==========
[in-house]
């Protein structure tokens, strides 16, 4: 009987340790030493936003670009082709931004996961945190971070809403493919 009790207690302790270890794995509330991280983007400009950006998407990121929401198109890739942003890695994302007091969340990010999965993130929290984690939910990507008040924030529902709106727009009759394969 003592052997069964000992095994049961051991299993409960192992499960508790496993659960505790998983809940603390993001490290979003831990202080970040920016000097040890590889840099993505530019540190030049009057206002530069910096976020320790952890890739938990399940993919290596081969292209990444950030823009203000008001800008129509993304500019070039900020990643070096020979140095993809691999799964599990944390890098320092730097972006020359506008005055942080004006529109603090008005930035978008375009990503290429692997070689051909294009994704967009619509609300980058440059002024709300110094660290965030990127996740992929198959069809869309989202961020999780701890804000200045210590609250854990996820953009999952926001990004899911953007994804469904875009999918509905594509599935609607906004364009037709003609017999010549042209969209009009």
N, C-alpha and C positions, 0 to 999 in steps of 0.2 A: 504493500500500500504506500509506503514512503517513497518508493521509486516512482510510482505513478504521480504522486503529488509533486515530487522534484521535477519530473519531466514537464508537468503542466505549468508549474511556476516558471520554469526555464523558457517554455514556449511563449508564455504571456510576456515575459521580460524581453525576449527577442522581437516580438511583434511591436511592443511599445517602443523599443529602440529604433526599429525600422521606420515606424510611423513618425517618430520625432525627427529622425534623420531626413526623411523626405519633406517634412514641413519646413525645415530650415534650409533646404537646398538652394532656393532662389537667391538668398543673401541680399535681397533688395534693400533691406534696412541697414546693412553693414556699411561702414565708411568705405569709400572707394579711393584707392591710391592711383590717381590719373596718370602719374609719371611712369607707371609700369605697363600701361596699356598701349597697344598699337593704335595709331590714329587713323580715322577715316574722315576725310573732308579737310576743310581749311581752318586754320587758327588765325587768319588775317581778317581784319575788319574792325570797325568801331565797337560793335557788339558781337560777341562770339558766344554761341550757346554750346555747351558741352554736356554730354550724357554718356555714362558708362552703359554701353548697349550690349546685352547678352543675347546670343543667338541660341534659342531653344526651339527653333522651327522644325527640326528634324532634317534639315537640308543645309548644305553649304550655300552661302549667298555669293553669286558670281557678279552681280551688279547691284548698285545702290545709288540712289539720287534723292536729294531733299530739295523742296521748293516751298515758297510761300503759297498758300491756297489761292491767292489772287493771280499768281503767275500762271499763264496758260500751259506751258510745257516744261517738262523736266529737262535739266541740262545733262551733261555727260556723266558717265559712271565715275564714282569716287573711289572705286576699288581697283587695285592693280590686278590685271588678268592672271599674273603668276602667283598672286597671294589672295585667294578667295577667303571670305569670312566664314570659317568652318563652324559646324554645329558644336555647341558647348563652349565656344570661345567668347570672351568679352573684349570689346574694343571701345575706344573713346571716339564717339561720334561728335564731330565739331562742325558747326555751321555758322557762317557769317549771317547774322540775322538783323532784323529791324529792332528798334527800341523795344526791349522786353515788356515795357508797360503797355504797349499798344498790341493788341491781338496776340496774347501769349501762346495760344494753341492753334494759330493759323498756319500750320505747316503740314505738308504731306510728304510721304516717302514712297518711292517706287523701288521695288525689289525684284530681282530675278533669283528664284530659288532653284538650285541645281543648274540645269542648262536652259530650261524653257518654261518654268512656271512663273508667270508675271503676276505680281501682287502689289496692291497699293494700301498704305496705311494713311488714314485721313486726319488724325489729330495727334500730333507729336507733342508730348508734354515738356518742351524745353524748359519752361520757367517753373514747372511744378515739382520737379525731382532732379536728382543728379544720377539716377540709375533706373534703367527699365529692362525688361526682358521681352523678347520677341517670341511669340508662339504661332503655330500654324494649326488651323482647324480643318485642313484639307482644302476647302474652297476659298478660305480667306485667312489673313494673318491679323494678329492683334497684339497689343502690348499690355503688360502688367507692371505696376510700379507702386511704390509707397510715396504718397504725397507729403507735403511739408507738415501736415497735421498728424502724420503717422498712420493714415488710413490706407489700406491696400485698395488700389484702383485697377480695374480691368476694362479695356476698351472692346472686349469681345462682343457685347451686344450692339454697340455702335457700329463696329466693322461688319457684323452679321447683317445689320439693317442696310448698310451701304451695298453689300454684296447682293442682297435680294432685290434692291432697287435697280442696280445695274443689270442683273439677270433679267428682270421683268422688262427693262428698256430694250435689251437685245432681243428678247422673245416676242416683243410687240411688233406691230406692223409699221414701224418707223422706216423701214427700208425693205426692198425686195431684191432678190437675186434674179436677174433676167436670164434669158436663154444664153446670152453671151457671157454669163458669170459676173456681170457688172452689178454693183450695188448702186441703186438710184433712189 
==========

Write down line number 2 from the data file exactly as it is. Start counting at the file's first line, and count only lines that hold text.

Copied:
């Protein structure tokens, strides 16, 4: 009987340790030493936003670009082709931004996961945190971070809403493919 009790207690302790270890794995509330991280983007400009950006998407990121929401198109890739942003890695994302007091969340990010999965993130929290984690939910990507008040924030529902709106727009009759394969 003592052997069964000992095994049961051991299993409960192992499960508790496993659960505790998983809940603390993001490290979003831990202080970040920016000097040890590889840099993505530019540190030049009057206002530069910096976020320790952890890739938990399940993919290596081969292209990444950030823009203000008001800008129509993304500019070039900020990643070096020979140095993809691999799964599990944390890098320092730097972006020359506008005055942080004006529109603090008005930035978008375009990503290429692997070689051909294009994704967009619509609300980058440059002024709300110094660290965030990127996740992929198959069809869309989202961020999780701890804000200045210590609250854990996820953009999952926001990004899911953007994804469904875009999918509905594509599935609607906004364009037709003609017999010549042209969209009009």